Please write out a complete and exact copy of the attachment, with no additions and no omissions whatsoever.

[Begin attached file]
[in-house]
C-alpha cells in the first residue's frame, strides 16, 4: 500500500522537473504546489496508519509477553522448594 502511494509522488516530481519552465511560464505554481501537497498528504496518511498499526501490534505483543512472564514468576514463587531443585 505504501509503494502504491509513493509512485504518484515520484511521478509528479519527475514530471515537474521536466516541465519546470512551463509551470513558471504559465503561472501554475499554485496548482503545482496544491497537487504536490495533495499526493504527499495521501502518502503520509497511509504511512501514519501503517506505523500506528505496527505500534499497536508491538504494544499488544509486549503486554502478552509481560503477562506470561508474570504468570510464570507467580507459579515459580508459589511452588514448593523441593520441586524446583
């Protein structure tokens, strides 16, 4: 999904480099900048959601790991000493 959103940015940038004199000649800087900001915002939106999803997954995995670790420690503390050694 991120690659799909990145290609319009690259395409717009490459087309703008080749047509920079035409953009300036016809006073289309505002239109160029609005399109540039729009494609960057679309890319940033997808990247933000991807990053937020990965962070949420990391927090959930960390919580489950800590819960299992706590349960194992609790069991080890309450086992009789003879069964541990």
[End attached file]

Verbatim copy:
[in-house]
C-alpha cells in the first residue's frame, strides 16, 4: 500500500522537473504546489496508519509477553522448594 502511494509522488516530481519552465511560464505554481501537497498528504496518511498499526501490534505483543512472564514468576514463587531443585 505504501509503494502504491509513493509512485504518484515520484511521478509528479519527475514530471515537474521536466516541465519546470512551463509551470513558471504559465503561472501554475499554485496548482503545482496544491497537487504536490495533495499526493504527499495521501502518502503520509497511509504511512501514519501503517506505523500506528505496527505500534499497536508491538504494544499488544509486549503486554502478552509481560503477562506470561508474570504468570510464570507467580507459579515459580508459589511452588514448593523441593520441586524446583
């Protein structure tokens, strides 16, 4: 999904480099900048959601790991000493 959103940015940038004199000649800087900001915002939106999803997954995995670790420690503390050694 991120690659799909990145290609319009690259395409717009490459087309703008080749047509920079035409953009300036016809006073289309505002239109160029609005399109540039729009494609960057679309890319940033997808990247933000991807990053937020990965962070949420990391927090959930960390919580489950800590819960299992706590349960194992609790069991080890309450086992009789003879069964541990």